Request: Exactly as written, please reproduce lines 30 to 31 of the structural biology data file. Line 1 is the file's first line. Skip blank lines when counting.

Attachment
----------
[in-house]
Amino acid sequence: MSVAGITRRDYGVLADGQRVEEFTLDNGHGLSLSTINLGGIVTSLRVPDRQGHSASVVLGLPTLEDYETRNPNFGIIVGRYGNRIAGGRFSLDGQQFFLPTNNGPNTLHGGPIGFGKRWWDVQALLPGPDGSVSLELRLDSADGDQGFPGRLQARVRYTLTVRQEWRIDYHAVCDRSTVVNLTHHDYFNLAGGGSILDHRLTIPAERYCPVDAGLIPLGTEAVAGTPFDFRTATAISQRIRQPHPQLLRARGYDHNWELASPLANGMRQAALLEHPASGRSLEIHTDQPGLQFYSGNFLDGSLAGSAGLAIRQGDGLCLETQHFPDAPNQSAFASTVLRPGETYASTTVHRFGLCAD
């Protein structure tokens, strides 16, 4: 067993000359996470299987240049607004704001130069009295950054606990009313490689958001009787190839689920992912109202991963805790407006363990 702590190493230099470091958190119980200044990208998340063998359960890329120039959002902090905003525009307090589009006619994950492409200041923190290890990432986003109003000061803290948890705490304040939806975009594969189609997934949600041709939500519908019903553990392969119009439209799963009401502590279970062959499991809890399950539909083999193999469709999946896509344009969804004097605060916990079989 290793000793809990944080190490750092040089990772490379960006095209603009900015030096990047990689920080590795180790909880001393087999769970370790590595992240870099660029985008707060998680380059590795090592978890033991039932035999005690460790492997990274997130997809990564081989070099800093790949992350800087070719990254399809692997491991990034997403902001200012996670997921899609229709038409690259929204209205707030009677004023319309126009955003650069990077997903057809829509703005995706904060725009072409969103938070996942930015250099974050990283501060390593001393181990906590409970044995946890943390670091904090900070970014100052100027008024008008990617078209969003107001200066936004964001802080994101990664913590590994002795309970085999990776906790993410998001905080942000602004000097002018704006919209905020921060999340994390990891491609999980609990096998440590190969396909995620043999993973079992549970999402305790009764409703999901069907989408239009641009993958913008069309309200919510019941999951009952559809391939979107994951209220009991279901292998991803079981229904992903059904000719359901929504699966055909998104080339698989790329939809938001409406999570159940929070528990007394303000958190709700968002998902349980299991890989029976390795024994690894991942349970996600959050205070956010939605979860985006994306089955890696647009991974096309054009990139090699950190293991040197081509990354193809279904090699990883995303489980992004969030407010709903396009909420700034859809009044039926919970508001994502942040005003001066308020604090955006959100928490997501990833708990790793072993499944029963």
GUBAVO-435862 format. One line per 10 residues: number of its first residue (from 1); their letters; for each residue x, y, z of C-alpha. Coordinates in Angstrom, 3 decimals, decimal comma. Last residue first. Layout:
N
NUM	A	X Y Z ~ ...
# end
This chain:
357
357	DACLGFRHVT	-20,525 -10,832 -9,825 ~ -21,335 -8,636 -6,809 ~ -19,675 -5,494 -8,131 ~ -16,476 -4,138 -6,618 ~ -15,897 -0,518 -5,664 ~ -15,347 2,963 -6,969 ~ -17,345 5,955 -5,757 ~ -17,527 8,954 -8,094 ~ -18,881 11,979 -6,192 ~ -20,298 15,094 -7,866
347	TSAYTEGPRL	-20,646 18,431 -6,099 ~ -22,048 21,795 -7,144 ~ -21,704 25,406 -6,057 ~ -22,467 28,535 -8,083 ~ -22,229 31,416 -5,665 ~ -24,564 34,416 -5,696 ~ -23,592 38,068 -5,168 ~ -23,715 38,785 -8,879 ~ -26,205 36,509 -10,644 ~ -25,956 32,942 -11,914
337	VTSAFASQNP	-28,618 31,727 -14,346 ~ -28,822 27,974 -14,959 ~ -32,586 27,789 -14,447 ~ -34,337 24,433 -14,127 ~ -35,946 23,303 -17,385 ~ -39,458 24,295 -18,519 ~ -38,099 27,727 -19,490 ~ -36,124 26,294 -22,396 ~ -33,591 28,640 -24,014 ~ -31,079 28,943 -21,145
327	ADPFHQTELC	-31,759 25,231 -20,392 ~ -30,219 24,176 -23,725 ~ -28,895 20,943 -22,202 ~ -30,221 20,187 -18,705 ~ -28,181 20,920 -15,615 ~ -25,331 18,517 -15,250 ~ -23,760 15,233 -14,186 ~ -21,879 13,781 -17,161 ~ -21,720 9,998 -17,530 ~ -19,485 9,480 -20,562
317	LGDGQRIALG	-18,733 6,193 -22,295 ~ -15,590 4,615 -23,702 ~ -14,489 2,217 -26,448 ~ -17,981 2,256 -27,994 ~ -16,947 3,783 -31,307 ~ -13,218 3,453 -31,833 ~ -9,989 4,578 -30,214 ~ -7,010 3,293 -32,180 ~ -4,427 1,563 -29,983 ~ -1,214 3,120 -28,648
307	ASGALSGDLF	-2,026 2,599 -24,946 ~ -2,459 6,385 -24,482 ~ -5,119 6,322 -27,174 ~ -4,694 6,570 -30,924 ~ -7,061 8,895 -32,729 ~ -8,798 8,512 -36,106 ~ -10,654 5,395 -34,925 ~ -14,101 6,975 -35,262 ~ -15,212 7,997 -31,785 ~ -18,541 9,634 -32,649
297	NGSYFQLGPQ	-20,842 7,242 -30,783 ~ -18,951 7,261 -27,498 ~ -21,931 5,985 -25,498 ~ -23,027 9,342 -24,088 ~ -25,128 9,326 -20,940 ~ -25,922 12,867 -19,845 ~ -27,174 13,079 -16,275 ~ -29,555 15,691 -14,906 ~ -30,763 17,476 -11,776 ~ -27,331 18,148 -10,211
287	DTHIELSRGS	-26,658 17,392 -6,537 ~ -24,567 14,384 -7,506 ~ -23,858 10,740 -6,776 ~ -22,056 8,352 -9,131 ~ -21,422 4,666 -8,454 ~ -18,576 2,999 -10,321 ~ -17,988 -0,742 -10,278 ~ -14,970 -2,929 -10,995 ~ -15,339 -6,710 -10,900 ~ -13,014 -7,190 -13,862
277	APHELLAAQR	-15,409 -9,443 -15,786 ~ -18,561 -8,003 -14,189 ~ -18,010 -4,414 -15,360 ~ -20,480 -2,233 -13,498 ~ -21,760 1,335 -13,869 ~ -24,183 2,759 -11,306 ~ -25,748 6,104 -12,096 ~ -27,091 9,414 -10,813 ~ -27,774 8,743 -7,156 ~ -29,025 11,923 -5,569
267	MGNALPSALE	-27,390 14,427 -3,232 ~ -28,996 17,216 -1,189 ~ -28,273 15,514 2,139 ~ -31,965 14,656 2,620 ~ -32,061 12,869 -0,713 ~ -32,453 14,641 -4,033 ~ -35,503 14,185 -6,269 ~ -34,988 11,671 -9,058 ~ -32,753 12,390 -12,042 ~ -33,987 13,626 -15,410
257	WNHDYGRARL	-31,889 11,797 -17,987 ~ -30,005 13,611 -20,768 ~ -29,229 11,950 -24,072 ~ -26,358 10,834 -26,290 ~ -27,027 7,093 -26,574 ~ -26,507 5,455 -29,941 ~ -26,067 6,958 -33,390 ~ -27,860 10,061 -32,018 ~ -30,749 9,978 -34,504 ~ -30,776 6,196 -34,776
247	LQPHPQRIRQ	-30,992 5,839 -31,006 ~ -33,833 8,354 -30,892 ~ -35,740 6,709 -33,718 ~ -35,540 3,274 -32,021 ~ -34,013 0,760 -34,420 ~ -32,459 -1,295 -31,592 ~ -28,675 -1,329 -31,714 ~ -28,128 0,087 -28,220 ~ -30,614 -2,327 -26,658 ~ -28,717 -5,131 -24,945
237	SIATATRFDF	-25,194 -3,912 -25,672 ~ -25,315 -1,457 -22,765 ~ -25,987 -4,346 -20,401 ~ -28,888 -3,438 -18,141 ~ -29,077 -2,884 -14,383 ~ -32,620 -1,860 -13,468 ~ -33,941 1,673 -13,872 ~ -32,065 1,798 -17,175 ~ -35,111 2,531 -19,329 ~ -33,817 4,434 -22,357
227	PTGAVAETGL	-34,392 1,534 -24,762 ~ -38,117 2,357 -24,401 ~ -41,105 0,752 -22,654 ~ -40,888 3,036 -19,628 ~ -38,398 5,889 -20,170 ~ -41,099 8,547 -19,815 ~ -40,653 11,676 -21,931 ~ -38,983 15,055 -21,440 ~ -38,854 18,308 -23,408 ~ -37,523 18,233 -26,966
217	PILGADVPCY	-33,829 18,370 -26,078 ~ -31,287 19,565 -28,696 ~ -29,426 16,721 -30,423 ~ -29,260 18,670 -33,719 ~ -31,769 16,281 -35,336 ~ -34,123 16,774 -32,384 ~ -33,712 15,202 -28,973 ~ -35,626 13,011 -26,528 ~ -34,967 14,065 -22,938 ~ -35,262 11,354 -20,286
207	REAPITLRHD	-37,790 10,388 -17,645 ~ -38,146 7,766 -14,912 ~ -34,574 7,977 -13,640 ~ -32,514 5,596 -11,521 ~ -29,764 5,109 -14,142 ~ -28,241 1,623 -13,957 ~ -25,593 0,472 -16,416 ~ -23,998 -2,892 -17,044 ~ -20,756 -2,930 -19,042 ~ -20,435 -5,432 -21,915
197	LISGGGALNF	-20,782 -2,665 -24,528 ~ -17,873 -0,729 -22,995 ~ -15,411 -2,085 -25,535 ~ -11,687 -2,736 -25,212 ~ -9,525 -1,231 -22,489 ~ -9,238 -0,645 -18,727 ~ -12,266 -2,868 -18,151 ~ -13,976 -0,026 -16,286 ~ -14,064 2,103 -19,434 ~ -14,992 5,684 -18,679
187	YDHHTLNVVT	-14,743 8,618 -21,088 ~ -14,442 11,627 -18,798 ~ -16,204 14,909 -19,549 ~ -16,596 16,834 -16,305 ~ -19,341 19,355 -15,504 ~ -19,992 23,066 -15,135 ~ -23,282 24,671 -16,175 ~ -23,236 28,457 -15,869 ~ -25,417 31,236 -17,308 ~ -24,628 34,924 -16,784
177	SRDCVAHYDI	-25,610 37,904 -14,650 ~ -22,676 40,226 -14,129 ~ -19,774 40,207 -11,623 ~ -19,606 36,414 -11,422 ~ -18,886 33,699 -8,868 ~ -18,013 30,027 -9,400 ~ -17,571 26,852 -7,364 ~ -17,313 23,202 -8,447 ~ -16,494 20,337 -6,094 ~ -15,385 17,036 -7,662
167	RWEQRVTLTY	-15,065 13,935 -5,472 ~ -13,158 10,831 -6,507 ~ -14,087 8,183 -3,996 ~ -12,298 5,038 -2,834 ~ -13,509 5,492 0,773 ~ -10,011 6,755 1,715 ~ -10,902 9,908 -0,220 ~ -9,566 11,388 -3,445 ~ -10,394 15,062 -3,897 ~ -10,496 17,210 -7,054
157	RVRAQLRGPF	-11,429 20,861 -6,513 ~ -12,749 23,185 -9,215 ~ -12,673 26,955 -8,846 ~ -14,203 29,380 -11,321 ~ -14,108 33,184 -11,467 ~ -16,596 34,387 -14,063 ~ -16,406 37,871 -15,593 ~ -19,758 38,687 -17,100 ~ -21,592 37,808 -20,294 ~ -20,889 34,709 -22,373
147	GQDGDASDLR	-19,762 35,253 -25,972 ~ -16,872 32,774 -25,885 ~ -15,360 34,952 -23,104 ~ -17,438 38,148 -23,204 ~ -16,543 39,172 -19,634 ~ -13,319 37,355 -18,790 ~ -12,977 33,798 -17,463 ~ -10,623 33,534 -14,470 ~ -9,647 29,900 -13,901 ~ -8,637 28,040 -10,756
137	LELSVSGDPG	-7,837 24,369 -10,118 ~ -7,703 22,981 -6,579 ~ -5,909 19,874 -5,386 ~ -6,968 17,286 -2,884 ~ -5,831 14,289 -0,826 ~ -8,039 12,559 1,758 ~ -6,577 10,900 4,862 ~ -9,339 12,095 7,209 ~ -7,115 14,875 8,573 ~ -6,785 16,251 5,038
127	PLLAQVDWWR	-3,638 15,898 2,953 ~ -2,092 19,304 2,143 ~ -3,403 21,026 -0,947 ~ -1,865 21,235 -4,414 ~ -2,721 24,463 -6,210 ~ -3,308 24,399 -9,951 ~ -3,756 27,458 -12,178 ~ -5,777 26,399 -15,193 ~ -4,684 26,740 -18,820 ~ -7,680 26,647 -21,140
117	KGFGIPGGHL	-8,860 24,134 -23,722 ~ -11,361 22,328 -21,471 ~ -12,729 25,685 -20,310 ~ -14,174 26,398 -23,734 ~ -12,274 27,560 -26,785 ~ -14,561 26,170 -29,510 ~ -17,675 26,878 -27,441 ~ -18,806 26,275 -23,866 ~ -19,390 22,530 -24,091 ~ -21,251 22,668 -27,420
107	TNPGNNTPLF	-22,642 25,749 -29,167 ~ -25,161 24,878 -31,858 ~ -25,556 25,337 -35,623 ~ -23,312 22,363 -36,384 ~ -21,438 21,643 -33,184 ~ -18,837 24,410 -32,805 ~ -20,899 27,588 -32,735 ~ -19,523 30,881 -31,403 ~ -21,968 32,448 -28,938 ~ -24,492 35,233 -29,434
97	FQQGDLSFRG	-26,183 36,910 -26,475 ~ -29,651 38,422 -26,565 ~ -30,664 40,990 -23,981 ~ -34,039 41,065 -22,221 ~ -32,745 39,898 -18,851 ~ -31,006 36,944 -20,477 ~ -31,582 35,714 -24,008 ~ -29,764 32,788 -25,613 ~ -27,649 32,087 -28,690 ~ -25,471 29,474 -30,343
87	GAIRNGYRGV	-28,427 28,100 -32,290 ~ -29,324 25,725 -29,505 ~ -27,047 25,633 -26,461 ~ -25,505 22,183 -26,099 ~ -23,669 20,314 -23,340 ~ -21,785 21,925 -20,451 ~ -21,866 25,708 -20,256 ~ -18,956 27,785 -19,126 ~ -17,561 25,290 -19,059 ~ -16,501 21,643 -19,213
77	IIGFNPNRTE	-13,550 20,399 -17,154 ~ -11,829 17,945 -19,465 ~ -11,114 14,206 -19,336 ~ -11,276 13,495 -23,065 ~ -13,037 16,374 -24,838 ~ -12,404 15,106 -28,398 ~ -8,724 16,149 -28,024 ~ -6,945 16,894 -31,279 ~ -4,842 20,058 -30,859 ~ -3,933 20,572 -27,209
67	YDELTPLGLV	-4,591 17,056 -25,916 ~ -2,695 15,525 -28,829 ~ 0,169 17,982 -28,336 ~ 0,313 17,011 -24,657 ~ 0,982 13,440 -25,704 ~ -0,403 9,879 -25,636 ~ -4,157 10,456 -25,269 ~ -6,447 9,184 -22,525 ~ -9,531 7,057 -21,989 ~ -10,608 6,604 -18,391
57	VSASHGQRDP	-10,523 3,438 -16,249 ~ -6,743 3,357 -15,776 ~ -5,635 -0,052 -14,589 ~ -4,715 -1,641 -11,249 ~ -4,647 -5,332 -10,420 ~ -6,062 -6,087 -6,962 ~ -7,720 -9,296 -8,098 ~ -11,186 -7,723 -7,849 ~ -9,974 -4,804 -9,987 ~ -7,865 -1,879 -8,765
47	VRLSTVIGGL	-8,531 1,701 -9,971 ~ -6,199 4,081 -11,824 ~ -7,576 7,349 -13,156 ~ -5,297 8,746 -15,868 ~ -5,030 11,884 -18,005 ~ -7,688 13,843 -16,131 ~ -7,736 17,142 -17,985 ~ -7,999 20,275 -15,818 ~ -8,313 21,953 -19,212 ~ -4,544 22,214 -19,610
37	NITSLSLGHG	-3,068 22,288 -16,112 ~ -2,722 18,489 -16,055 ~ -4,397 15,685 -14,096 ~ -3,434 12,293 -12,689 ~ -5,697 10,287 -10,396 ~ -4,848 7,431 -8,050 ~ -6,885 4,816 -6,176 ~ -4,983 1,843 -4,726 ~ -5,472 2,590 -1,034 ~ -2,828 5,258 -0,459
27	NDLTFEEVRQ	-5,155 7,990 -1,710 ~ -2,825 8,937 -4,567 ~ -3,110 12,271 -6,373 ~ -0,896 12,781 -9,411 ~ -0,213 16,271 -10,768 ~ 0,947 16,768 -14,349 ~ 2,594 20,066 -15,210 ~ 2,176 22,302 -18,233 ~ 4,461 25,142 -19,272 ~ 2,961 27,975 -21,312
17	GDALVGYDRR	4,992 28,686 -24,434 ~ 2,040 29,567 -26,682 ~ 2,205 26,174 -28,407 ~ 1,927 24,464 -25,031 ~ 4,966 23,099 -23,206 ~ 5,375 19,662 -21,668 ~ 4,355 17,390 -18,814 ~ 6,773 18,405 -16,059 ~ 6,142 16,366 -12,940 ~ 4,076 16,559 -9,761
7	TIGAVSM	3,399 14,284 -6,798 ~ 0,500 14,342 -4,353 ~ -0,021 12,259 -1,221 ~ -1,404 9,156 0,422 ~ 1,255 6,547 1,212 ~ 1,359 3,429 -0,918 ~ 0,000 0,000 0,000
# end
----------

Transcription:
157	RVRAQLRGPF	-11,429 20,861 -6,513 ~ -12,749 23,185 -9,215 ~ -12,673 26,955 -8,846 ~ -14,203 29,380 -11,321 ~ -14,108 33,184 -11,467 ~ -16,596 34,387 -14,063 ~ -16,406 37,871 -15,593 ~ -19,758 38,687 -17,100 ~ -21,592 37,808 -20,294 ~ -20,889 34,709 -22,373
147	GQDGDASDLR	-19,762 35,253 -25,972 ~ -16,872 32,774 -25,885 ~ -15,360 34,952 -23,104 ~ -17,438 38,148 -23,204 ~ -16,543 39,172 -19,634 ~ -13,319 37,355 -18,790 ~ -12,977 33,798 -17,463 ~ -10,623 33,534 -14,470 ~ -9,647 29,900 -13,901 ~ -8,637 28,040 -10,756